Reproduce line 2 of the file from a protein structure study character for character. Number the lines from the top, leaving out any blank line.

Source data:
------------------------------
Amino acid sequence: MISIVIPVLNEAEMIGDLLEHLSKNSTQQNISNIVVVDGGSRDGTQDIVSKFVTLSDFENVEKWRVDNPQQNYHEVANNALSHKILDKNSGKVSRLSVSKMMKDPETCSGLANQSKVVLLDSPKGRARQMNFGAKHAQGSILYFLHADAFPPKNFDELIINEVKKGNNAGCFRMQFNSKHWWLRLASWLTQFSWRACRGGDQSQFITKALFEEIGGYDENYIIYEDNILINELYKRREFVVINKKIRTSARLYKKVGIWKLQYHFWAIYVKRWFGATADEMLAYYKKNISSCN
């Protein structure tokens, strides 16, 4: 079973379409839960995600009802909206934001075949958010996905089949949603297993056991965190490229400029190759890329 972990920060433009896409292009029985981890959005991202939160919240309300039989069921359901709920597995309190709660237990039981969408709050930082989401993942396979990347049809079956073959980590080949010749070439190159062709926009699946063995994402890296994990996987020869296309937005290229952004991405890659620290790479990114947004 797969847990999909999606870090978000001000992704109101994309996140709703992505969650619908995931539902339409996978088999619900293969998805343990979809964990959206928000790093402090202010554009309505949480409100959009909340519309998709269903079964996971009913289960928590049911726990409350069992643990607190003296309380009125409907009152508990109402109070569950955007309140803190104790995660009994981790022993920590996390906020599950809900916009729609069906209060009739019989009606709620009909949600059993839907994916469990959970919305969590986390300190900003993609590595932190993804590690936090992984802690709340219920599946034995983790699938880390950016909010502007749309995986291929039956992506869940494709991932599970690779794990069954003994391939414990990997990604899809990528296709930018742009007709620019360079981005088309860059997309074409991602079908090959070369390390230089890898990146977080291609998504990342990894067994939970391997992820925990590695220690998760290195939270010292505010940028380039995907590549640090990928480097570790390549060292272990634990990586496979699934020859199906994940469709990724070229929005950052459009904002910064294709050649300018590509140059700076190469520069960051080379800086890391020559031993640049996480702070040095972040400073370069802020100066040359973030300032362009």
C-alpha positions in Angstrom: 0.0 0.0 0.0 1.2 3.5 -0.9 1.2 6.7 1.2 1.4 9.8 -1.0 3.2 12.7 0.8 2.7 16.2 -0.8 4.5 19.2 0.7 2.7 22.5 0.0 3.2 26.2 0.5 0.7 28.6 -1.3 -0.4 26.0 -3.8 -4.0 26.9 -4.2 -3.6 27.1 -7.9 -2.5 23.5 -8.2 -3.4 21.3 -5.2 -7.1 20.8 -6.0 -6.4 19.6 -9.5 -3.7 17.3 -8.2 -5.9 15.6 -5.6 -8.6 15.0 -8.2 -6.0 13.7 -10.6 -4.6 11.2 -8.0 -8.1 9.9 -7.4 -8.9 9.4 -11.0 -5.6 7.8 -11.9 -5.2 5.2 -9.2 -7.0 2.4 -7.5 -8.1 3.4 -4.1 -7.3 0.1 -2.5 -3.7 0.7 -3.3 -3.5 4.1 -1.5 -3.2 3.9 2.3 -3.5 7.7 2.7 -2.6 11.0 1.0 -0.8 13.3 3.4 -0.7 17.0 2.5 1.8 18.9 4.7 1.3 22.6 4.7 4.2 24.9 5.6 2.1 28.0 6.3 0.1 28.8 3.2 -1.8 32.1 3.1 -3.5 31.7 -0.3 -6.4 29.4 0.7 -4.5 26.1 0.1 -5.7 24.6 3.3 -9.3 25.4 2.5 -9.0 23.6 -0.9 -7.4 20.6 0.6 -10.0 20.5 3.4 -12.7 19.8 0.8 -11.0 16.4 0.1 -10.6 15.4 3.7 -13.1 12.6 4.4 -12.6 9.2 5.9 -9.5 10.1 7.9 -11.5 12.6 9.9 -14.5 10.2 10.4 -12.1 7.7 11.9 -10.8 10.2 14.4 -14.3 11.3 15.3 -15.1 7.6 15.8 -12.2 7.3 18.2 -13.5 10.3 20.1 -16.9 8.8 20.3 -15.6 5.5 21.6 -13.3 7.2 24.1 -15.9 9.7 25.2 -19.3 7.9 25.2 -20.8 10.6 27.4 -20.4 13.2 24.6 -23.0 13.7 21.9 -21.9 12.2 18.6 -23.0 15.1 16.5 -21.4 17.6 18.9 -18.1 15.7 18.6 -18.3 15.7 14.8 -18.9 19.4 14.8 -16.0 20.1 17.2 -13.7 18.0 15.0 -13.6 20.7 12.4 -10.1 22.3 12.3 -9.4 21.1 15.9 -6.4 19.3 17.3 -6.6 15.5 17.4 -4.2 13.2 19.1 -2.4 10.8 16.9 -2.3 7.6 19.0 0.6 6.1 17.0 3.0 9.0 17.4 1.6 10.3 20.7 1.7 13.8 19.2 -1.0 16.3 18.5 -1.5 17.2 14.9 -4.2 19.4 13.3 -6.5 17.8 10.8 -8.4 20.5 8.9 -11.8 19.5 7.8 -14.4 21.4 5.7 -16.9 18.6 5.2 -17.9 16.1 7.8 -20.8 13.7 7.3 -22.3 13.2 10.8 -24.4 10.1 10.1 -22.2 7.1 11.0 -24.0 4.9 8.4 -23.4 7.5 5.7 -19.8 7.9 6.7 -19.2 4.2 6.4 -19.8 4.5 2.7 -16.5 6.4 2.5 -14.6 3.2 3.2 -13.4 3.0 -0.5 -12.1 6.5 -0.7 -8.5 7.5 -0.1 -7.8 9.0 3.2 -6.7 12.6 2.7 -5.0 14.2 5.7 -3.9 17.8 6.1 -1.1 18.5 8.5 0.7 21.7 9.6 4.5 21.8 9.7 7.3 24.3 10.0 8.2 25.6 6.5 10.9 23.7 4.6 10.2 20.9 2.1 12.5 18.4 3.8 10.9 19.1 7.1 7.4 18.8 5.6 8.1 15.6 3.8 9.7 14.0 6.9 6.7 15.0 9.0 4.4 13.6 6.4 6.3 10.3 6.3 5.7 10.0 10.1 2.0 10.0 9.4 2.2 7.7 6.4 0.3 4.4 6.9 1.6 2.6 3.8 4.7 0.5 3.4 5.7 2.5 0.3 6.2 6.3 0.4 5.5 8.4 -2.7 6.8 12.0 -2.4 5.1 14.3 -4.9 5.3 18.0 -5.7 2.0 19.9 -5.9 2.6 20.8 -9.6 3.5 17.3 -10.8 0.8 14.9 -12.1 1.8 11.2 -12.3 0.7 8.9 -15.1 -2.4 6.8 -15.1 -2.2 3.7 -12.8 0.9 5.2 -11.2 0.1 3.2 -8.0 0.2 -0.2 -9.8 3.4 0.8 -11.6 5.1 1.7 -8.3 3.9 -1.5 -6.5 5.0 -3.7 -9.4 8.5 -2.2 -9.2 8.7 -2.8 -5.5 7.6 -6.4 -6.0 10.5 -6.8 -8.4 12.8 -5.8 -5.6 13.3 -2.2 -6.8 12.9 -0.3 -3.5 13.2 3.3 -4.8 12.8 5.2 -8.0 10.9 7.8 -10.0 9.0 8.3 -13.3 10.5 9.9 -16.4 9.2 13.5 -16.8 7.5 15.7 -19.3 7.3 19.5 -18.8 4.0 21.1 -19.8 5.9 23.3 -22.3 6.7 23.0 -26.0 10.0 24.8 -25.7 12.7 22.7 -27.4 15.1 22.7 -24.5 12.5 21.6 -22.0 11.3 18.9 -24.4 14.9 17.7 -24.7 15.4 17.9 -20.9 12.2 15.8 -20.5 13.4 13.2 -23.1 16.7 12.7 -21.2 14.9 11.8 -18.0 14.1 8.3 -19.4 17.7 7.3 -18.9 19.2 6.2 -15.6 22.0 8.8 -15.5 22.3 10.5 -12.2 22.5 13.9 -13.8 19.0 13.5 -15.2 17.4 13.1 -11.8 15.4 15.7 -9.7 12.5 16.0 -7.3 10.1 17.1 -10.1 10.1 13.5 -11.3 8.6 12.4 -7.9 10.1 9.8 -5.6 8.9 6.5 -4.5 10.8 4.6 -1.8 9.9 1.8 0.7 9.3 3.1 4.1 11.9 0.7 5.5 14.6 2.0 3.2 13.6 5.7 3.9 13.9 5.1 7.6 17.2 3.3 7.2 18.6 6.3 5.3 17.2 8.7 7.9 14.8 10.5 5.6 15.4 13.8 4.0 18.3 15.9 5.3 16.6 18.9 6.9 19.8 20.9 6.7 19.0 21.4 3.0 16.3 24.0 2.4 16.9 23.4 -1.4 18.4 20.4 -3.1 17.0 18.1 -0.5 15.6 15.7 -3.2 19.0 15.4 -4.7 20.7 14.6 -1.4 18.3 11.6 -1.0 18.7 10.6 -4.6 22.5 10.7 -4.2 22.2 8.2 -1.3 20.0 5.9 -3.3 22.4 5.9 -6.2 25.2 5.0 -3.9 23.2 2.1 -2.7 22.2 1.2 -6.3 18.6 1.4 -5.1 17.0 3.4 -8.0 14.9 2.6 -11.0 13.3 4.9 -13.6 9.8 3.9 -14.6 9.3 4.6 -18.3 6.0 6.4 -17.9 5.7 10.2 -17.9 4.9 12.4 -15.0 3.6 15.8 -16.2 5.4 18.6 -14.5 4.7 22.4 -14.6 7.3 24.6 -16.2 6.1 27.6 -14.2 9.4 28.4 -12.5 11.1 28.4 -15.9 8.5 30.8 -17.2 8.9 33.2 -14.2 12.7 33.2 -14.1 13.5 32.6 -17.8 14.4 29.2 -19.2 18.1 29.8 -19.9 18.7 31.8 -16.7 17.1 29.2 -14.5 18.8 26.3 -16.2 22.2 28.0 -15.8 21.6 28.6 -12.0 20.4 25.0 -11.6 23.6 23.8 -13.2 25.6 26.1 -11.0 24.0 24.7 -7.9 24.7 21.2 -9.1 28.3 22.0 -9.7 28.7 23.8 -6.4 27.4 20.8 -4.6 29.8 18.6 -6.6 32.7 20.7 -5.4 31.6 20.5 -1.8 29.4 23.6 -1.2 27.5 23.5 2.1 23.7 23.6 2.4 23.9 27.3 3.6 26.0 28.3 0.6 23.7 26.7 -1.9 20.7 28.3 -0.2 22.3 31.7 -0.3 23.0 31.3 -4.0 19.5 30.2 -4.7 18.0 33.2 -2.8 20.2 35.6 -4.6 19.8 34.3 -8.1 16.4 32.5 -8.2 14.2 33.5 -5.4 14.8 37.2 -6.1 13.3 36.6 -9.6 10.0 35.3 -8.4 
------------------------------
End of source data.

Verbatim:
């Protein structure tokens, strides 16, 4: 079973379409839960995600009802909206934001075949958010996905089949949603297993056991965190490229400029190759890329 972990920060433009896409292009029985981890959005991202939160919240309300039989069921359901709920597995309190709660237990039981969408709050930082989401993942396979990347049809079956073959980590080949010749070439190159062709926009699946063995994402890296994990996987020869296309937005290229952004991405890659620290790479990114947004 797969847990999909999606870090978000001000992704109101994309996140709703992505969650619908995931539902339409996978088999619900293969998805343990979809964990959206928000790093402090202010554009309505949480409100959009909340519309998709269903079964996971009913289960928590049911726990409350069992643990607190003296309380009125409907009152508990109402109070569950955007309140803190104790995660009994981790022993920590996390906020599950809900916009729609069906209060009739019989009606709620009909949600059993839907994916469990959970919305969590986390300190900003993609590595932190993804590690936090992984802690709340219920599946034995983790699938880390950016909010502007749309995986291929039956992506869940494709991932599970690779794990069954003994391939414990990997990604899809990528296709930018742009007709620019360079981005088309860059997309074409991602079908090959070369390390230089890898990146977080291609998504990342990894067994939970391997992820925990590695220690998760290195939270010292505010940028380039995907590549640090990928480097570790390549060292272990634990990586496979699934020859199906994940469709990724070229929005950052459009904002910064294709050649300018590509140059700076190469520069960051080379800086890391020559031993640049996480702070040095972040400073370069802020100066040359973030300032362009």